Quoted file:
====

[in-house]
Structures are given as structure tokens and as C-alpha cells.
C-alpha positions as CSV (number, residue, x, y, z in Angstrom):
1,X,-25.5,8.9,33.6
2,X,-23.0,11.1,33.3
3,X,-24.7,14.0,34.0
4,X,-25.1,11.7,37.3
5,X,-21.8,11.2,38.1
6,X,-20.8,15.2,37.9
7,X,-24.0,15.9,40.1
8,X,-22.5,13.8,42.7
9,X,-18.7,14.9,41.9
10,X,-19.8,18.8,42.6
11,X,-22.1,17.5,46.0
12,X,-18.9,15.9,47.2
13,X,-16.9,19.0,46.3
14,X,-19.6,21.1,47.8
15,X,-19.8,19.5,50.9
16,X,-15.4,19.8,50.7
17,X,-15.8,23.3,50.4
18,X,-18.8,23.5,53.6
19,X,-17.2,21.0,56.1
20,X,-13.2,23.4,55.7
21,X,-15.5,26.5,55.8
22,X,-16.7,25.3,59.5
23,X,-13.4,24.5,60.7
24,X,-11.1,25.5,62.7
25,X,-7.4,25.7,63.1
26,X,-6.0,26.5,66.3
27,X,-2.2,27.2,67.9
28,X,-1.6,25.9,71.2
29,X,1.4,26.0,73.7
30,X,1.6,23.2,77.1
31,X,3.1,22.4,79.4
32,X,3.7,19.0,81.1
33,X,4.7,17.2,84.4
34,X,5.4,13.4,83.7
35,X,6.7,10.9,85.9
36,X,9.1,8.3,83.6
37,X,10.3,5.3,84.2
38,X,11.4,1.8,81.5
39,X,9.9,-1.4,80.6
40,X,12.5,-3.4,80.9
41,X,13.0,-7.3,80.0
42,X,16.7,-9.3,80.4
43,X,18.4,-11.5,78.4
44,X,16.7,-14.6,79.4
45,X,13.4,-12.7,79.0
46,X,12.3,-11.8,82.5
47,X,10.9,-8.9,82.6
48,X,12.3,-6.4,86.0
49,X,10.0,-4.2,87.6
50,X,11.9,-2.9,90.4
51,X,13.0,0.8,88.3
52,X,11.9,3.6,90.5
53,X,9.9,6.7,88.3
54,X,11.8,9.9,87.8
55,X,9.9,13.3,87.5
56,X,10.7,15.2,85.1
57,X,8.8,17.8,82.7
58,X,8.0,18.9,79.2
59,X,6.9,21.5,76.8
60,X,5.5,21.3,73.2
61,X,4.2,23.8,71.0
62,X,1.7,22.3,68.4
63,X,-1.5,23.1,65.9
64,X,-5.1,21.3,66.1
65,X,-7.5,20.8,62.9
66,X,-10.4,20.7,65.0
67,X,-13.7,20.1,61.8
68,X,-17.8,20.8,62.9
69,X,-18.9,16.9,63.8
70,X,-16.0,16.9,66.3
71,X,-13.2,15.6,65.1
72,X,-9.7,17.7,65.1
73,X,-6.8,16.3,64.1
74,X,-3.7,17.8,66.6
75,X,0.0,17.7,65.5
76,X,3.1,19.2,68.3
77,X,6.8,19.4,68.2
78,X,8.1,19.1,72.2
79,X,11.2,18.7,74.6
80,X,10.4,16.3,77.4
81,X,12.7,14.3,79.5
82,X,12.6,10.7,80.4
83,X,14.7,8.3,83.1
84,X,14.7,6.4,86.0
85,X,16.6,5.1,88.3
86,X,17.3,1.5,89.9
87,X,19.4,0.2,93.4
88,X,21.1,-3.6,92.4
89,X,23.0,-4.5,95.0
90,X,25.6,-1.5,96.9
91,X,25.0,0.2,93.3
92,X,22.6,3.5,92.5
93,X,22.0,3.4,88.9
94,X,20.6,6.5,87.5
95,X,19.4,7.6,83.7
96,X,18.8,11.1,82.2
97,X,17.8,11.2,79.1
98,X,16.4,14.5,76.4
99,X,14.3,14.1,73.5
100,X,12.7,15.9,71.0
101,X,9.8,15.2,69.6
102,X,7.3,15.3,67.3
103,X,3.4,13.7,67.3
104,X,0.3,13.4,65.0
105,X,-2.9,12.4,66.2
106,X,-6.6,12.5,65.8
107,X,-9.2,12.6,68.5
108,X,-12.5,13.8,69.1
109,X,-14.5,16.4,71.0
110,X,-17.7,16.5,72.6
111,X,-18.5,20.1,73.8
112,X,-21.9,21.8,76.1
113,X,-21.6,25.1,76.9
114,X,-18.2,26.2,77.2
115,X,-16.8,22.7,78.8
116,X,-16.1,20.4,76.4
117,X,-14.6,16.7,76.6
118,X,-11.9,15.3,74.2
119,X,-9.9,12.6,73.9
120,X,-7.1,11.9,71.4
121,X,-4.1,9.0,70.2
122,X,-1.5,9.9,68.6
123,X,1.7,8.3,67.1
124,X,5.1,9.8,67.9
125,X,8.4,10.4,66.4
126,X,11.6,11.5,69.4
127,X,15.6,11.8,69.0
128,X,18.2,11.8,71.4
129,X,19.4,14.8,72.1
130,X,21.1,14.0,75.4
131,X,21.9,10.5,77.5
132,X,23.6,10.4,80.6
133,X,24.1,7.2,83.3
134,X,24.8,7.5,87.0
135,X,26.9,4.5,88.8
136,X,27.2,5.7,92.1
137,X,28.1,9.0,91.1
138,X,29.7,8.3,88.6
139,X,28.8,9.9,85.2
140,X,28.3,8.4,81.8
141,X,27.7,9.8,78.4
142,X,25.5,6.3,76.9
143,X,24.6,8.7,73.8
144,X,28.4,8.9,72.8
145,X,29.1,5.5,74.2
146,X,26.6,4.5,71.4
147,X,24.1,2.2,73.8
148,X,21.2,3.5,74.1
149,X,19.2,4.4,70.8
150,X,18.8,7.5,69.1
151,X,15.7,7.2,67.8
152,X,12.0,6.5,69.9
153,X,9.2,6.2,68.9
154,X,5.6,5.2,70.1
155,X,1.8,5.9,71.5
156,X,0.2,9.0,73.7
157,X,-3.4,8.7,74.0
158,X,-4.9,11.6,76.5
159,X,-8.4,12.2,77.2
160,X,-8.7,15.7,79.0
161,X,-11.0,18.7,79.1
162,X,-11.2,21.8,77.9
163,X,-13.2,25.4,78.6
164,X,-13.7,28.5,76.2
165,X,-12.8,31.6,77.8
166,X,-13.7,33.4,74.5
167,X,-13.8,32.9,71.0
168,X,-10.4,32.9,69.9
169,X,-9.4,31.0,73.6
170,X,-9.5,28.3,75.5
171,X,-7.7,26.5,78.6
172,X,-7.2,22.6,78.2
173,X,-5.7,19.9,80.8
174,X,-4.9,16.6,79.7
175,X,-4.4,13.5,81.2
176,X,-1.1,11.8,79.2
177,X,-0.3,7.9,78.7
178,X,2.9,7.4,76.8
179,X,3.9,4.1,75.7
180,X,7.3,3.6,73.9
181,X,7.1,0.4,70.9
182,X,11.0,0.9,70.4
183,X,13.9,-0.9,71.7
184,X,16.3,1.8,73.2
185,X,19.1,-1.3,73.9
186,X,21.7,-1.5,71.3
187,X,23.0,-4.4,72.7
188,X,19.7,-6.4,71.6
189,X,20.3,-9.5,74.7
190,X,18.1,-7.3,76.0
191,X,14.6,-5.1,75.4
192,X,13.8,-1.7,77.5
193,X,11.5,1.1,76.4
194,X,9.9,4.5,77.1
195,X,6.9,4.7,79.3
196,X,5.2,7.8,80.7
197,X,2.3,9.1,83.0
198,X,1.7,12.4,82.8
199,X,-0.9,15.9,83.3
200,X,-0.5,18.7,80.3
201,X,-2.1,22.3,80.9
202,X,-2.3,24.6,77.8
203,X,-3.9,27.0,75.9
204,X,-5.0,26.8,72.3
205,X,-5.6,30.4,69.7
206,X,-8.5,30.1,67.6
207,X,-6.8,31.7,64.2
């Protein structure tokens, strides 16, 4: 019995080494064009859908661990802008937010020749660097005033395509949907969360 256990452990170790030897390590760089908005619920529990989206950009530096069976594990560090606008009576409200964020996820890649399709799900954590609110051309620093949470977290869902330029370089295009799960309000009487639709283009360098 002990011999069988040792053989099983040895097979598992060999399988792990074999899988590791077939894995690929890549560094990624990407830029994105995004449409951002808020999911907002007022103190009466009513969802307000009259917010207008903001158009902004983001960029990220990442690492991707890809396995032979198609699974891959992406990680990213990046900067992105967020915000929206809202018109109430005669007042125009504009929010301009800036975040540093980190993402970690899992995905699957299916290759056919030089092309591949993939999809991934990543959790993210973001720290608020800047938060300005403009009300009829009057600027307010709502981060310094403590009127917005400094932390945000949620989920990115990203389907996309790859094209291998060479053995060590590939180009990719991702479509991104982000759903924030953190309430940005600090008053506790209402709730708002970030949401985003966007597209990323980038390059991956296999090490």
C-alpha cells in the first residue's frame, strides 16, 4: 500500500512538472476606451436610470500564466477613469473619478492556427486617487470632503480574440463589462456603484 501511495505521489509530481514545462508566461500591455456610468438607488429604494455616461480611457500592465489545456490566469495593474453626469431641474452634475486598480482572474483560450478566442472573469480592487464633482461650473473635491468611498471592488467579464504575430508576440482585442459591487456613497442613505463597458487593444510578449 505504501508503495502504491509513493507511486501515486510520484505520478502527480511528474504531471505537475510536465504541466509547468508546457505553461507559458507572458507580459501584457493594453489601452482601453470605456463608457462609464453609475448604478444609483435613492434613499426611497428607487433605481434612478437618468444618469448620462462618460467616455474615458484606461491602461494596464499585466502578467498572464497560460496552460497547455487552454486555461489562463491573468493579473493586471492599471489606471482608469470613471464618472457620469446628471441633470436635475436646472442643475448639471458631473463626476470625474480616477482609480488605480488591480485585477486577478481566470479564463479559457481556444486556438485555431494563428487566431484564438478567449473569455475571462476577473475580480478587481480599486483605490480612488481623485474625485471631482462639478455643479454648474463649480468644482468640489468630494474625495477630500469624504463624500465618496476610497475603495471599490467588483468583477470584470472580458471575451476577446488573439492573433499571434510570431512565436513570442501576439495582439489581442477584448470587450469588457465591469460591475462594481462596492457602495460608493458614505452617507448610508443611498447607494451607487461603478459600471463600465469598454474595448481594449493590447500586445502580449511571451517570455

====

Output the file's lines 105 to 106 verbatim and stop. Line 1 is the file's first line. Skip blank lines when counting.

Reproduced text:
102,X,7.3,15.3,67.3
103,X,3.4,13.7,67.3